The New Zealand dollar stuck to a tight range as global sentiment was weighed down by the threat of imminent US military action in Syria.
The kiwi traded at 73.58 US cents as at 5pm in Wellington from 73.53 cents at 8am and 73.46 cents late yesterday. The trade-weighted index edged up to 75.43 from 75.28.
New Zealand's currency spent the local trading session in a 24 basis point range after investors were rattled by US President Donald Trump declaring that missiles "will be coming" in Syria and that the White House said "all options are on the table" in response to a suspected chemical weapons attack in Syria, according to the BBC. UK Prime Minister Theresa May was ready to give the go-ahead for Britain to take part in action led by the US, the BBC reported.
"The market is on tenterhooks to do with the US response to Syria and the alleged gas attacks," said Michael Johnston, a senior trader at HiFX.
The kiwi may have also gotten some support from local data such as the stronger-than-expected lift in March spending on electronic cards. Seasonally adjusted total retail spending on credit and debit cards increased 1 per cent in March, Statistics New Zealand said. Economists polled by Bloomberg expected a lift of 0.5 per cent.
Johnston said, however, the main drivers remain offshore, something he expects to continue.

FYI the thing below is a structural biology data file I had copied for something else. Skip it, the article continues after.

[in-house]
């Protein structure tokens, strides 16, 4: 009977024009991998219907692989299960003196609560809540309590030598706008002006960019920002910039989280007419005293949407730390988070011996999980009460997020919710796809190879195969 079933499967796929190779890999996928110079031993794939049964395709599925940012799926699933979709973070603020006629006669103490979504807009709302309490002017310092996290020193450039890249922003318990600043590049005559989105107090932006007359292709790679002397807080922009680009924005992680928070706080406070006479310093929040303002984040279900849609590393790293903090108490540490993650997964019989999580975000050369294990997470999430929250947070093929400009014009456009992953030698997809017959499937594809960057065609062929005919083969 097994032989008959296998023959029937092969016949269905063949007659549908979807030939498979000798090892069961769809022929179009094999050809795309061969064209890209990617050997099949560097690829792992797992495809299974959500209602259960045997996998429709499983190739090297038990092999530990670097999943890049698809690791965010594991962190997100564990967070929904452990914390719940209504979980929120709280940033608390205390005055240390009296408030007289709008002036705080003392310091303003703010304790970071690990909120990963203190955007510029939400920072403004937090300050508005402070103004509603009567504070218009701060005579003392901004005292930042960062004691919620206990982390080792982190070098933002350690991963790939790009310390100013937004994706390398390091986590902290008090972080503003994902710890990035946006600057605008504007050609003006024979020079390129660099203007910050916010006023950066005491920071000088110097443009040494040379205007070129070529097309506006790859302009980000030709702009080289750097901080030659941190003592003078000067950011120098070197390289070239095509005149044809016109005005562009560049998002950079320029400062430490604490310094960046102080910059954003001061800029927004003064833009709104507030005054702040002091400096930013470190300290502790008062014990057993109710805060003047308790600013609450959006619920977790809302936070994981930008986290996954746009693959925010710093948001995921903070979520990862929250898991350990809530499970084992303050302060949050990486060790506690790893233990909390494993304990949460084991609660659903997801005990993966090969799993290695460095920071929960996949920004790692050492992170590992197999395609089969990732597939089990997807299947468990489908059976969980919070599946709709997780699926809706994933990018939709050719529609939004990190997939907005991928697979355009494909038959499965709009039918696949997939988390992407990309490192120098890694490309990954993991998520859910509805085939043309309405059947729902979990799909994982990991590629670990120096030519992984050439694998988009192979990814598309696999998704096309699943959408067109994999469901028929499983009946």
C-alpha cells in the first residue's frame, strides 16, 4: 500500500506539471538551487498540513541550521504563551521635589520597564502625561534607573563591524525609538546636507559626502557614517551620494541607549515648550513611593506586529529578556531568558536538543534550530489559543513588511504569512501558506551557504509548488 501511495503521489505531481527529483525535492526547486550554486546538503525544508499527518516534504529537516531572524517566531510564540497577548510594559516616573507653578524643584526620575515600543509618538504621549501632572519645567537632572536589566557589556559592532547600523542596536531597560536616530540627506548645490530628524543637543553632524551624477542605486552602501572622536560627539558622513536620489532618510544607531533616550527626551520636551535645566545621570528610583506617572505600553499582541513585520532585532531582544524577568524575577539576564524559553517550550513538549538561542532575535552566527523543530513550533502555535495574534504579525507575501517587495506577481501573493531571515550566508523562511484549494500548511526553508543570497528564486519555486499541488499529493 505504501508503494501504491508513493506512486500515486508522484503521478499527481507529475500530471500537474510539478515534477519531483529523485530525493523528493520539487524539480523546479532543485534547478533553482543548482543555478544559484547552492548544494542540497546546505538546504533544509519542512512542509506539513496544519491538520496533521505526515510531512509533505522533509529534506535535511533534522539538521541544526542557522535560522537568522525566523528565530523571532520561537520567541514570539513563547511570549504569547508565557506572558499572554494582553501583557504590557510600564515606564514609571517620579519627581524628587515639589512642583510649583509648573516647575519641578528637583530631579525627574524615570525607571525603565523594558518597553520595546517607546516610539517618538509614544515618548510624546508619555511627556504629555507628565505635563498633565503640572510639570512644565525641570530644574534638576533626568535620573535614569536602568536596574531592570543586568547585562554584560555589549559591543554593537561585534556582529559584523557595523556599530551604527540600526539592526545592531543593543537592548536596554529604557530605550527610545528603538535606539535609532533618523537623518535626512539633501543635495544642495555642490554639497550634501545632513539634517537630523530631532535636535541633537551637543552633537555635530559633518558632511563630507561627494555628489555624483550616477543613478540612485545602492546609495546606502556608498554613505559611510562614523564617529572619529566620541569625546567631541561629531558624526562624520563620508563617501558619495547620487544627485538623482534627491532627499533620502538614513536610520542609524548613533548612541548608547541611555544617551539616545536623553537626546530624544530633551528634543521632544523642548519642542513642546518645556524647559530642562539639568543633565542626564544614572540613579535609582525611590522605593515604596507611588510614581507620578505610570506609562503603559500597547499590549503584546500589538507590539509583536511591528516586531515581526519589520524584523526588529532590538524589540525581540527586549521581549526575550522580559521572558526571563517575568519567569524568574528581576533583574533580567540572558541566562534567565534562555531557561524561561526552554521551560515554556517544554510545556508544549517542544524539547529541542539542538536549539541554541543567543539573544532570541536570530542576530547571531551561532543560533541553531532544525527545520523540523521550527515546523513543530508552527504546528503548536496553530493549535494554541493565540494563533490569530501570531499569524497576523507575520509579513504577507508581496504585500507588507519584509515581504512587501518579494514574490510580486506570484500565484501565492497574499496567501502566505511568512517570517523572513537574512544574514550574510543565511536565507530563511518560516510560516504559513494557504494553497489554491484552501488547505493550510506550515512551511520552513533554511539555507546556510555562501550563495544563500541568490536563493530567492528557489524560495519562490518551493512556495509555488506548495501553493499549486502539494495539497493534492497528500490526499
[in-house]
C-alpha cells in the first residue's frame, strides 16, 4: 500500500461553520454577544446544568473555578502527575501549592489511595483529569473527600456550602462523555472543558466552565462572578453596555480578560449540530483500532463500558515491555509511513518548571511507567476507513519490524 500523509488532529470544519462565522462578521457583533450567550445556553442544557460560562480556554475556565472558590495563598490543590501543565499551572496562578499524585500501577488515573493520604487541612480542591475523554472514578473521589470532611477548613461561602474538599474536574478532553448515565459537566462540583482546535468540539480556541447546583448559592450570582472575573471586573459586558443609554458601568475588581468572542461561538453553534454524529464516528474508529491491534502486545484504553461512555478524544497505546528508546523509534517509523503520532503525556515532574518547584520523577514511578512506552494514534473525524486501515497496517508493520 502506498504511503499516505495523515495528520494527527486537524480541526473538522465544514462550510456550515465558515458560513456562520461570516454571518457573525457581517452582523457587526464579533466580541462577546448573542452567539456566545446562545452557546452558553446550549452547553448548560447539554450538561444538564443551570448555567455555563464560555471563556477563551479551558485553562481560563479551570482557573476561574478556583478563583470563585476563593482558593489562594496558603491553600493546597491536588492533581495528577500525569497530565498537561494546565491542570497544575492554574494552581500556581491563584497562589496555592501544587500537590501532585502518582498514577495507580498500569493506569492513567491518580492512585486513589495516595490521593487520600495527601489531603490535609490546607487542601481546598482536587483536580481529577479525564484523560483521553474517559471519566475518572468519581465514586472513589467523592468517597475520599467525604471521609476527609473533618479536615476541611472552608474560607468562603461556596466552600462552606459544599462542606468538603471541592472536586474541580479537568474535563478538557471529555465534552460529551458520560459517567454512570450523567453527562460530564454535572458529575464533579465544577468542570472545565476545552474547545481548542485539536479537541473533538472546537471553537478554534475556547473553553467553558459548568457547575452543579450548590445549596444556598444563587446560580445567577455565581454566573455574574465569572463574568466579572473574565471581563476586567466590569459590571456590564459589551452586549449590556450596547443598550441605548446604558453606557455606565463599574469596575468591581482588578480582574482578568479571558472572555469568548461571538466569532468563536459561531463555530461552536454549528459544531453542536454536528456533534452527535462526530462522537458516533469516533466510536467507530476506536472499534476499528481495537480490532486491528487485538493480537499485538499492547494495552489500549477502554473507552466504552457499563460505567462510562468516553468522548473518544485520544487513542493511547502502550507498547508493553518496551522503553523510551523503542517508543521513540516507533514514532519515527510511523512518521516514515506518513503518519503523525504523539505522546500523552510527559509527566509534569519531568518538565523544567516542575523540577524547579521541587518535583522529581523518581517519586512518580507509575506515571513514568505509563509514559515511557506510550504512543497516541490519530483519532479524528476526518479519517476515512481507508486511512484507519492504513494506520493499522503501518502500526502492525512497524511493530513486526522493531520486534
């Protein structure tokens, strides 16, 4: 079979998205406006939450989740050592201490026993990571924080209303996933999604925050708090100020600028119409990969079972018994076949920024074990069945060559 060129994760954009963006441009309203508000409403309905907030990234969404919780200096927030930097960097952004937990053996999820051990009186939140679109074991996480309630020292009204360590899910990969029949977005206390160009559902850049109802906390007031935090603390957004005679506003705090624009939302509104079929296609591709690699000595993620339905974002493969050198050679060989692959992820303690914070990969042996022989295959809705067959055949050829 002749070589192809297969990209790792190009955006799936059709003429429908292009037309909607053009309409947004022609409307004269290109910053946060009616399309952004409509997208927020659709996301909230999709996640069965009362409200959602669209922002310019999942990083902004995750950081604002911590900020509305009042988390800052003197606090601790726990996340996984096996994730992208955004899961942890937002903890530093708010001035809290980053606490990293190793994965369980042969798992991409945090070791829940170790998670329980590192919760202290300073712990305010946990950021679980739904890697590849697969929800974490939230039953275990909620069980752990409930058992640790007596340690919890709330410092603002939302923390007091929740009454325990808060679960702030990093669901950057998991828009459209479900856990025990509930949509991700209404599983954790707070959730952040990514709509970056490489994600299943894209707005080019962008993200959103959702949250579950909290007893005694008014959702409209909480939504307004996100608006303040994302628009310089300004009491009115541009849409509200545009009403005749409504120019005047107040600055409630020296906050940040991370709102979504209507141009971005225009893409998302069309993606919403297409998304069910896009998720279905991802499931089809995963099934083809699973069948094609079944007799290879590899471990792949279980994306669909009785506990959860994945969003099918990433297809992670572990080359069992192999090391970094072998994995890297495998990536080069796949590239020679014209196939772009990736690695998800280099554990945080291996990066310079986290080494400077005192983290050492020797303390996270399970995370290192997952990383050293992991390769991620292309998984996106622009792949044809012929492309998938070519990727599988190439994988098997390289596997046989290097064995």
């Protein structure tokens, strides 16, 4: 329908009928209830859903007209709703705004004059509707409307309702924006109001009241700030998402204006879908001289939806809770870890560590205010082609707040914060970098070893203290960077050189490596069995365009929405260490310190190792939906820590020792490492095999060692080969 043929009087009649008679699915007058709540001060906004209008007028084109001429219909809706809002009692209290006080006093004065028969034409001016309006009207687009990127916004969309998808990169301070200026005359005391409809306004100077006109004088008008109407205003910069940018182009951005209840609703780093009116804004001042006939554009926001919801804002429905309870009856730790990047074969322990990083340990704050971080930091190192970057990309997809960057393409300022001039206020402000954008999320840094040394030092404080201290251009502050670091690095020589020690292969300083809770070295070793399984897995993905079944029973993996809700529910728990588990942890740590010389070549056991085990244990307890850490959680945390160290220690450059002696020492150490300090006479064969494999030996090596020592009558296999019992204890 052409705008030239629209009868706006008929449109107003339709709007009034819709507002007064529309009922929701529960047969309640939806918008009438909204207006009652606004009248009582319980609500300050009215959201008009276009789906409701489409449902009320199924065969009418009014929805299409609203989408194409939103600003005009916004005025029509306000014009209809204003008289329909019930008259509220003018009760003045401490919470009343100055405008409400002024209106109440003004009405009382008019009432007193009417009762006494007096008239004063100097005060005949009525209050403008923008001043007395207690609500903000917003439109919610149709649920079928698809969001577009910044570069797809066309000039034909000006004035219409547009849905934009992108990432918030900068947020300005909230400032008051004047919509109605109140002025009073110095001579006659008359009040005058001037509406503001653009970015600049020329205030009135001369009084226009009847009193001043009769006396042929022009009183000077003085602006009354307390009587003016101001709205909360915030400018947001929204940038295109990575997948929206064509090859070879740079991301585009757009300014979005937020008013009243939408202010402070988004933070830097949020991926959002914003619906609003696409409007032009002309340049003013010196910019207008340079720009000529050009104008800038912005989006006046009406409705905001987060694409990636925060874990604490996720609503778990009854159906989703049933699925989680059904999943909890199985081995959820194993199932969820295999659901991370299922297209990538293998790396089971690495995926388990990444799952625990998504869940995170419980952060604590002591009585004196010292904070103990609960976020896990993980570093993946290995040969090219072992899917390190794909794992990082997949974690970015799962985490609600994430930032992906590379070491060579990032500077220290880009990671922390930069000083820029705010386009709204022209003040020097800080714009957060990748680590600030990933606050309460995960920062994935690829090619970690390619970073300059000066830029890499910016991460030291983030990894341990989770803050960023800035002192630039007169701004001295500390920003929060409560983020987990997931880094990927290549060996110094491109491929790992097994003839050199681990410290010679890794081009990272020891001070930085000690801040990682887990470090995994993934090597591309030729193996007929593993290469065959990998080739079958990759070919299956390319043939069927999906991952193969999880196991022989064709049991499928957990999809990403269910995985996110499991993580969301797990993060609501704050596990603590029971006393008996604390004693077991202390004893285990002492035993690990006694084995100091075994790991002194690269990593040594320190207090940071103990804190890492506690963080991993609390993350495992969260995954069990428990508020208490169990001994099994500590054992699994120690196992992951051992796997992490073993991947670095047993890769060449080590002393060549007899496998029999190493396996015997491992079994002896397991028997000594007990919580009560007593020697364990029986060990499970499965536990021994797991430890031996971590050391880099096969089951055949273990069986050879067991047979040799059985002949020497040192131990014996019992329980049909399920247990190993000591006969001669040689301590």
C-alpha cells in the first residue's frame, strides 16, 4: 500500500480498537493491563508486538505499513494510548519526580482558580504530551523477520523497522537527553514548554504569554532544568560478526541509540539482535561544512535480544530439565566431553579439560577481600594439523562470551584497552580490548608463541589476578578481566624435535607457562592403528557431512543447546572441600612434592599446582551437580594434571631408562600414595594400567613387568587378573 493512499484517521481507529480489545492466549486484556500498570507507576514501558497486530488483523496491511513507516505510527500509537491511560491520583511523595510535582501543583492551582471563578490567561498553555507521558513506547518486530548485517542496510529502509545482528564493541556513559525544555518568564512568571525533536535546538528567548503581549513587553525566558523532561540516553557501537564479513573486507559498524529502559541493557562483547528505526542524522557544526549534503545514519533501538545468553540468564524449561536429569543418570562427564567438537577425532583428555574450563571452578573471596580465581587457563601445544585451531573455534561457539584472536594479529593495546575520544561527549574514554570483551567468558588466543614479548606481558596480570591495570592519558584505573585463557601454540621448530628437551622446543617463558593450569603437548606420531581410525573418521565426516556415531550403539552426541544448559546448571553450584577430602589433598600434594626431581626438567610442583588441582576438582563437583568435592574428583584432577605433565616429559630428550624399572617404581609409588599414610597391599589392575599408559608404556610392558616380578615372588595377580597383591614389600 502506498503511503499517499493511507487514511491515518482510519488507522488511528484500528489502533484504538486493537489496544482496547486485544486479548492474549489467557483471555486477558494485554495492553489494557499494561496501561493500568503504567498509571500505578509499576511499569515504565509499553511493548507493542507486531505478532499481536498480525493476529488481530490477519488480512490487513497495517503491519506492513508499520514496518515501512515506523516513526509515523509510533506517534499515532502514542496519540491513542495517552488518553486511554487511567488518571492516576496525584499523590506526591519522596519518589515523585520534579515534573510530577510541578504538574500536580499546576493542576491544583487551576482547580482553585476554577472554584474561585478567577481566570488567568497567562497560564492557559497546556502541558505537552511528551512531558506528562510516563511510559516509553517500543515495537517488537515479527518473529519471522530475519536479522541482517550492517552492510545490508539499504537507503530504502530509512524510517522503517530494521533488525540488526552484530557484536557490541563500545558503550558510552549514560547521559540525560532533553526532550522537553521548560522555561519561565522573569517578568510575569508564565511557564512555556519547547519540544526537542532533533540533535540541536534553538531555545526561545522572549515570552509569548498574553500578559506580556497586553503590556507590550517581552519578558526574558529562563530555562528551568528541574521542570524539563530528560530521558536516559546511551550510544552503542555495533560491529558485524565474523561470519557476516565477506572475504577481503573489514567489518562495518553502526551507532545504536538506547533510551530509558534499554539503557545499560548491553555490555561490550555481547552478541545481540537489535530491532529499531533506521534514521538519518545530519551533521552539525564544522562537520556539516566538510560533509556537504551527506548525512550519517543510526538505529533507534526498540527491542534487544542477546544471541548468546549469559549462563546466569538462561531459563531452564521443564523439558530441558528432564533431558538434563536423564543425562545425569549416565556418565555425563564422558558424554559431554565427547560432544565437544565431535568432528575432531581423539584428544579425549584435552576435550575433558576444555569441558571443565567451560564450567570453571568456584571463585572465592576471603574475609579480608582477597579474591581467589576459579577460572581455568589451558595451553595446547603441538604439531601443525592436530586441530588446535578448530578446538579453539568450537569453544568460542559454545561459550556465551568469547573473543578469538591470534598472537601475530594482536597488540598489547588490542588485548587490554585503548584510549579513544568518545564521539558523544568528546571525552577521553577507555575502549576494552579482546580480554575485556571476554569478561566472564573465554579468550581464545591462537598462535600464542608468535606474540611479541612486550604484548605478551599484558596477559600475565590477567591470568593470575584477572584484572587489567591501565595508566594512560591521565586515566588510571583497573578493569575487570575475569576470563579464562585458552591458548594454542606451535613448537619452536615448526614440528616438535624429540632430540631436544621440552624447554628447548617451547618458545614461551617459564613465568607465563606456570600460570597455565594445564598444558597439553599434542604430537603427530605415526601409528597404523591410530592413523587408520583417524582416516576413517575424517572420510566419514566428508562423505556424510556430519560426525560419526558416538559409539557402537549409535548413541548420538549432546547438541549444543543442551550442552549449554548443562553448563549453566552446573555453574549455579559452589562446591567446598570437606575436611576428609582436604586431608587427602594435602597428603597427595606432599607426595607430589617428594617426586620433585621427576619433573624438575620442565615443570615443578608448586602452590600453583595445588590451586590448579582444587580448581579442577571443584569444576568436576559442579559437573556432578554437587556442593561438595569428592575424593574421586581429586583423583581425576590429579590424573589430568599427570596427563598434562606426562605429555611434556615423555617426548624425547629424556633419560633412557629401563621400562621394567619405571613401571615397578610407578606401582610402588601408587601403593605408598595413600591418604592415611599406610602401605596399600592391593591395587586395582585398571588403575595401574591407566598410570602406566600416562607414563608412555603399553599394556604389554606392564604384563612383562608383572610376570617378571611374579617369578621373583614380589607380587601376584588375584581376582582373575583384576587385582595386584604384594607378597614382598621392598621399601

The kiwi rose to 94.95 Australian cents from 94.76 Australian cents late yesterday and had outperformed its trans-Tasman counterpart in recent sessions due to the potential impact of a global trade war across the Tasman being greater than in New Zealand. Johnston said the cross-rate looked "stretched and unstainable" around these levels and he expects it to "come right back," noting the historical average is closer to 85 Australian cents.
The kiwi gained to 4.6181 yuan from 4.6144 yuan late yesterday and rose to 51.91 British pence from 51.79 pence. The kiwi traded at 59.53 euro cents from 59.40 cents and was little changed at 78.68 yen from 78.62 yen.
New Zealand's two-year swap rate lifted 3 basis points to 2.28 per cent and the 10-year swap rate eased 1 basis point to 3.13 per cent.